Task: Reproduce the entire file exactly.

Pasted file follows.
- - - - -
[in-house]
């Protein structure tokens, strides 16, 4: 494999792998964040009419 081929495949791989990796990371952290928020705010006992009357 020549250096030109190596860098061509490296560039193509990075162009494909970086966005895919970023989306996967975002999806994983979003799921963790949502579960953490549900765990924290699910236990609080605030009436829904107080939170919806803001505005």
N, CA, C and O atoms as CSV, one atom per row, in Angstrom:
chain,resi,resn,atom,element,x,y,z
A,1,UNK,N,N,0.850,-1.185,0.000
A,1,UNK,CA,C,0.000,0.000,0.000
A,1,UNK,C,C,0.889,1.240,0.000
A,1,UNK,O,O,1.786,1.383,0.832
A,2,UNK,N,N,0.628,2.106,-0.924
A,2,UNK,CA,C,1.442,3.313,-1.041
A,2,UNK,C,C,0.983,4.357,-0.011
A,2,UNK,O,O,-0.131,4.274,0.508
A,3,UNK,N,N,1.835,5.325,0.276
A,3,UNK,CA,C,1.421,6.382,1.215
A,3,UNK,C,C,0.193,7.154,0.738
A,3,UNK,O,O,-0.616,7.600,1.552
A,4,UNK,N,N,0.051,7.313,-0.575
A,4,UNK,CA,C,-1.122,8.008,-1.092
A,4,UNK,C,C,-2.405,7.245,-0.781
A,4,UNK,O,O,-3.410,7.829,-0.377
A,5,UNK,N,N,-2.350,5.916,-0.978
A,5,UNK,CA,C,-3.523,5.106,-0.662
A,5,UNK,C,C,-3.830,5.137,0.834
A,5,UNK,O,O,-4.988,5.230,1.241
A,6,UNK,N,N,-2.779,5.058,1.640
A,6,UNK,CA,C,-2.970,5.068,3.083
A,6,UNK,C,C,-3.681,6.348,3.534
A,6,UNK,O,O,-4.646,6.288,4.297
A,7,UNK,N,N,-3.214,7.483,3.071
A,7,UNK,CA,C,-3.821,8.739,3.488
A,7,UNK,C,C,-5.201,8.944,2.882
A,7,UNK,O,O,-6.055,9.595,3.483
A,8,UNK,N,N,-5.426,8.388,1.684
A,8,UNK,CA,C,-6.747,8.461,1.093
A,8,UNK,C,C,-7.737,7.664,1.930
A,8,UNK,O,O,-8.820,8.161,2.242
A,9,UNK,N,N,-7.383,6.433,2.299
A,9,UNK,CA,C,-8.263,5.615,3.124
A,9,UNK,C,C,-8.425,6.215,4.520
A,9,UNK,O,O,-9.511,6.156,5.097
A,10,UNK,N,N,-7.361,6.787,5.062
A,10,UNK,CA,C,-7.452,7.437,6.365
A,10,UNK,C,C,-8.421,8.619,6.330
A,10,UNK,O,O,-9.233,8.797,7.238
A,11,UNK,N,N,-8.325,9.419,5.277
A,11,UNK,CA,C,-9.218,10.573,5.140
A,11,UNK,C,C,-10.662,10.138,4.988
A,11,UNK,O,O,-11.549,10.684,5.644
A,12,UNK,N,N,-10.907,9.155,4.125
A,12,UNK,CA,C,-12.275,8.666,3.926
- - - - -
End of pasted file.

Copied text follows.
[in-house]
């Protein structure tokens, strides 16, 4: 494999792998964040009419 081929495949791989990796990371952290928020705010006992009357 020549250096030109190596860098061509490296560039193509990075162009494909970086966005895919970023989306996967975002999806994983979003799921963790949502579960953490549900765990924290699910236990609080605030009436829904107080939170919806803001505005």
N, CA, C and O atoms as CSV, one atom per row, in Angstrom:
chain,resi,resn,atom,element,x,y,z
A,1,UNK,N,N,0.850,-1.185,0.000
A,1,UNK,CA,C,0.000,0.000,0.000
A,1,UNK,C,C,0.889,1.240,0.000
A,1,UNK,O,O,1.786,1.383,0.832
A,2,UNK,N,N,0.628,2.106,-0.924
A,2,UNK,CA,C,1.442,3.313,-1.041
A,2,UNK,C,C,0.983,4.357,-0.011
A,2,UNK,O,O,-0.131,4.274,0.508
A,3,UNK,N,N,1.835,5.325,0.276
A,3,UNK,CA,C,1.421,6.382,1.215
A,3,UNK,C,C,0.193,7.154,0.738
A,3,UNK,O,O,-0.616,7.600,1.552
A,4,UNK,N,N,0.051,7.313,-0.575
A,4,UNK,CA,C,-1.122,8.008,-1.092
A,4,UNK,C,C,-2.405,7.245,-0.781
A,4,UNK,O,O,-3.410,7.829,-0.377
A,5,UNK,N,N,-2.350,5.916,-0.978
A,5,UNK,CA,C,-3.523,5.106,-0.662
A,5,UNK,C,C,-3.830,5.137,0.834
A,5,UNK,O,O,-4.988,5.230,1.241
A,6,UNK,N,N,-2.779,5.058,1.640
A,6,UNK,CA,C,-2.970,5.068,3.083
A,6,UNK,C,C,-3.681,6.348,3.534
A,6,UNK,O,O,-4.646,6.288,4.297
A,7,UNK,N,N,-3.214,7.483,3.071
A,7,UNK,CA,C,-3.821,8.739,3.488
A,7,UNK,C,C,-5.201,8.944,2.882
A,7,UNK,O,O,-6.055,9.595,3.483
A,8,UNK,N,N,-5.426,8.388,1.684
A,8,UNK,CA,C,-6.747,8.461,1.093
A,8,UNK,C,C,-7.737,7.664,1.930
A,8,UNK,O,O,-8.820,8.161,2.242
A,9,UNK,N,N,-7.383,6.433,2.299
A,9,UNK,CA,C,-8.263,5.615,3.124
A,9,UNK,C,C,-8.425,6.215,4.520
A,9,UNK,O,O,-9.511,6.156,5.097
A,10,UNK,N,N,-7.361,6.787,5.062
A,10,UNK,CA,C,-7.452,7.437,6.365
A,10,UNK,C,C,-8.421,8.619,6.330
A,10,UNK,O,O,-9.233,8.797,7.238
A,11,UNK,N,N,-8.325,9.419,5.277
A,11,UNK,CA,C,-9.218,10.573,5.140
A,11,UNK,C,C,-10.662,10.138,4.988
A,11,UNK,O,O,-11.549,10.684,5.644
A,12,UNK,N,N,-10.907,9.155,4.125
A,12,UNK,CA,C,-12.275,8.666,3.926